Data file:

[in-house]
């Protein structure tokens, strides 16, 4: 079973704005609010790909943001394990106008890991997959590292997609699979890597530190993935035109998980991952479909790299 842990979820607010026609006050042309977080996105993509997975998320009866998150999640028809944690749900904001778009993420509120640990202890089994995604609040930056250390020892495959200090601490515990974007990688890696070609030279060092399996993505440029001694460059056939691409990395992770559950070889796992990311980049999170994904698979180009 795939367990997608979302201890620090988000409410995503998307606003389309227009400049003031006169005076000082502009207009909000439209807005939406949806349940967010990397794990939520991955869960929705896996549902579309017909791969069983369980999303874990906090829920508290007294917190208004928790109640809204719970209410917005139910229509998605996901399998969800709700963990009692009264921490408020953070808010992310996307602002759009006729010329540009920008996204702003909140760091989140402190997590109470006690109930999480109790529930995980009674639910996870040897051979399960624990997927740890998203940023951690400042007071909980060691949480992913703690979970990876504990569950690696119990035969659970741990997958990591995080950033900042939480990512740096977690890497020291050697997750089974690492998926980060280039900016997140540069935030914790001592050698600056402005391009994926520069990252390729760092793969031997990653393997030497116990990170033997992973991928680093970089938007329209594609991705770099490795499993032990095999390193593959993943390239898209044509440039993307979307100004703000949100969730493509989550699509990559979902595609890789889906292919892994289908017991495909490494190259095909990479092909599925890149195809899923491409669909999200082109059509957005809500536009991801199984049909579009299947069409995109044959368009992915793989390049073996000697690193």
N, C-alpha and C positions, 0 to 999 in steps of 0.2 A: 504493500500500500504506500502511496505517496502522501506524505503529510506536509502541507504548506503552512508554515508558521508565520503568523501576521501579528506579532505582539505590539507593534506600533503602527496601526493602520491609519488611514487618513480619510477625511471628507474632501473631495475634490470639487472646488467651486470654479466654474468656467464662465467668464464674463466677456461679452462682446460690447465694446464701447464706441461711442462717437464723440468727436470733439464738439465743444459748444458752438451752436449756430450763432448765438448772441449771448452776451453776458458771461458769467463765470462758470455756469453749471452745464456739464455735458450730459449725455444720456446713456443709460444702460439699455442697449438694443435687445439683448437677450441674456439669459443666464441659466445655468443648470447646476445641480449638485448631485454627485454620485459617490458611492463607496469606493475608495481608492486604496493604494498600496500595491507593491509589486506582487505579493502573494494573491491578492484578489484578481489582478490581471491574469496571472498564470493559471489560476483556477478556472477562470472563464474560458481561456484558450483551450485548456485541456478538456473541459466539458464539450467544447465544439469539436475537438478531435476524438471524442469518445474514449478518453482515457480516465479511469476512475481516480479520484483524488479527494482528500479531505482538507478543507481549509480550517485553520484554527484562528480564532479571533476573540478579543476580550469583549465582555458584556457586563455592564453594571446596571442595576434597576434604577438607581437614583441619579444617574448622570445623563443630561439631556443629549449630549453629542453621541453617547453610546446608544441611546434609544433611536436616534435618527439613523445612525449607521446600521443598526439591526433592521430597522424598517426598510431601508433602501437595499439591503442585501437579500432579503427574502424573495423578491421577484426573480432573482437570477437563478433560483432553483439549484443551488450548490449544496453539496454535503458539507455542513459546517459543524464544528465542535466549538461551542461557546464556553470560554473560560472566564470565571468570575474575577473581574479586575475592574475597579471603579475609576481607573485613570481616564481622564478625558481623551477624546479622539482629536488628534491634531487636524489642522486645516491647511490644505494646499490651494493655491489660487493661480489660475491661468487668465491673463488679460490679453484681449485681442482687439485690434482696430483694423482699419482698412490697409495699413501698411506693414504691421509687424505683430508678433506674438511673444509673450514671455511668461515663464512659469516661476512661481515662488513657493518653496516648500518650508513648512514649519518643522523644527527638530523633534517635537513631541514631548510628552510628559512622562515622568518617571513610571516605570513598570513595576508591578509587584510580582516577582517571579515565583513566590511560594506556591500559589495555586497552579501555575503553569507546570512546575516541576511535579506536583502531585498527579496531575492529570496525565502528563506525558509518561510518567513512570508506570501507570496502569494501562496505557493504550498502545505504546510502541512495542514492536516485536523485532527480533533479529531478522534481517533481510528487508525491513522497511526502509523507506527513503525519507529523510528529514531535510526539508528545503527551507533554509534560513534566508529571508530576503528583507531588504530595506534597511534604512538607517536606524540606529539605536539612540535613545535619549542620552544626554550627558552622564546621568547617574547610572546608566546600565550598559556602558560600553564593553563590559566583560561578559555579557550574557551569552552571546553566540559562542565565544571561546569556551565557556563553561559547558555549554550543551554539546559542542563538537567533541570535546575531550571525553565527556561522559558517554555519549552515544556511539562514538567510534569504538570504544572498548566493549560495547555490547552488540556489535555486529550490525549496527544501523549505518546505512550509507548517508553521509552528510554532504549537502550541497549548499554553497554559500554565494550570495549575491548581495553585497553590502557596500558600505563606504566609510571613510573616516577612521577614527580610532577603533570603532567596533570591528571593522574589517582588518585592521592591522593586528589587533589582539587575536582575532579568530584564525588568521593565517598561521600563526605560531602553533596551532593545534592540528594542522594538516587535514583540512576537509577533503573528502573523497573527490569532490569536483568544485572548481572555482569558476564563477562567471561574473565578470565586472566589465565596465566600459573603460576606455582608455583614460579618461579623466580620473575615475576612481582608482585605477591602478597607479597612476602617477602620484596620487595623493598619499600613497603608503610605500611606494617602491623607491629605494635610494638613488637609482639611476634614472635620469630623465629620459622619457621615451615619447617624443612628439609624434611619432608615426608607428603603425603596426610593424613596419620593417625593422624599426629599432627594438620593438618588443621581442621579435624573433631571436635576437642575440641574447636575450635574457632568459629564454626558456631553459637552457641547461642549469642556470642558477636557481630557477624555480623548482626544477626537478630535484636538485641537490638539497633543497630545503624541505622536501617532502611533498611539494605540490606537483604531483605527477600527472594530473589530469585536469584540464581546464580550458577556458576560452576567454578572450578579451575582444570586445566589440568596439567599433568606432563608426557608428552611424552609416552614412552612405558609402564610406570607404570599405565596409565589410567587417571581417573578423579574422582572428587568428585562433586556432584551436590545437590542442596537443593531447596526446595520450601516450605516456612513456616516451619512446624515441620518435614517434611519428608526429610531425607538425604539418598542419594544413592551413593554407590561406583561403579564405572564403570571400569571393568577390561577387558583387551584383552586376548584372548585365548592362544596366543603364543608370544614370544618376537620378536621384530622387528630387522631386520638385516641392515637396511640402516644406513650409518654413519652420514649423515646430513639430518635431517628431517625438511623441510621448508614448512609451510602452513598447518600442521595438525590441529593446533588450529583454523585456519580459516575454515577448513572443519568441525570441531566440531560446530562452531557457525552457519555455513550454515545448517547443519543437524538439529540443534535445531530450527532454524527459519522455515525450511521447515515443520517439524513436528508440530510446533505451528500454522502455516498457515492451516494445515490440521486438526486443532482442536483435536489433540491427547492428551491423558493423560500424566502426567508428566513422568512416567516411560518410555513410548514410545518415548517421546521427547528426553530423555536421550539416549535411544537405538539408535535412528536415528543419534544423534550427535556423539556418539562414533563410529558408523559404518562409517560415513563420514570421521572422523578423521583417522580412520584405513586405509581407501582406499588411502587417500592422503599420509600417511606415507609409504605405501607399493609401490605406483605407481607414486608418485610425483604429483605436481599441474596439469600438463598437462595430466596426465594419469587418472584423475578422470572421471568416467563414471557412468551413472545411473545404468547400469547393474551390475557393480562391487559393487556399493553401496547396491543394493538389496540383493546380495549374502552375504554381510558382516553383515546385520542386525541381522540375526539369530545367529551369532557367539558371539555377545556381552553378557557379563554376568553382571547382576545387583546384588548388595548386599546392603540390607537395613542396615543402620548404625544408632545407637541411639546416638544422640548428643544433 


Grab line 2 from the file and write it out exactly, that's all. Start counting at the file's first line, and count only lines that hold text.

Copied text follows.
């Protein structure tokens, strides 16, 4: 079973704005609010790909943001394990106008890991997959590292997609699979890597530190993935035109998980991952479909790299 842990979820607010026609006050042309977080996105993509997975998320009866998150999640028809944690749900904001778009993420509120640990202890089994995604609040930056250390020892495959200090601490515990974007990688890696070609030279060092399996993505440029001694460059056939691409990395992770559950070889796992990311980049999170994904698979180009 795939367990997608979302201890620090988000409410995503998307606003389309227009400049003031006169005076000082502009207009909000439209807005939406949806349940967010990397794990939520991955869960929705896996549902579309017909791969069983369980999303874990906090829920508290007294917190208004928790109640809204719970209410917005139910229509998605996901399998969800709700963990009692009264921490408020953070808010992310996307602002759009006729010329540009920008996204702003909140760091989140402190997590109470006690109930999480109790529930995980009674639910996870040897051979399960624990997927740890998203940023951690400042007071909980060691949480992913703690979970990876504990569950690696119990035969659970741990997958990591995080950033900042939480990512740096977690890497020291050697997750089974690492998926980060280039900016997140540069935030914790001592050698600056402005391009994926520069990252390729760092793969031997990653393997030497116990990170033997992973991928680093970089938007329209594609991705770099490795499993032990095999390193593959993943390239898209044509440039993307979307100004703000949100969730493509989550699509990559979902595609890789889906292919892994289908017991495909490494190259095909990479092909599925890149195809899923491409669909999200082109059509957005809500536009991801199984049909579009299947069409995109044959368009992915793989390049073996000697690193």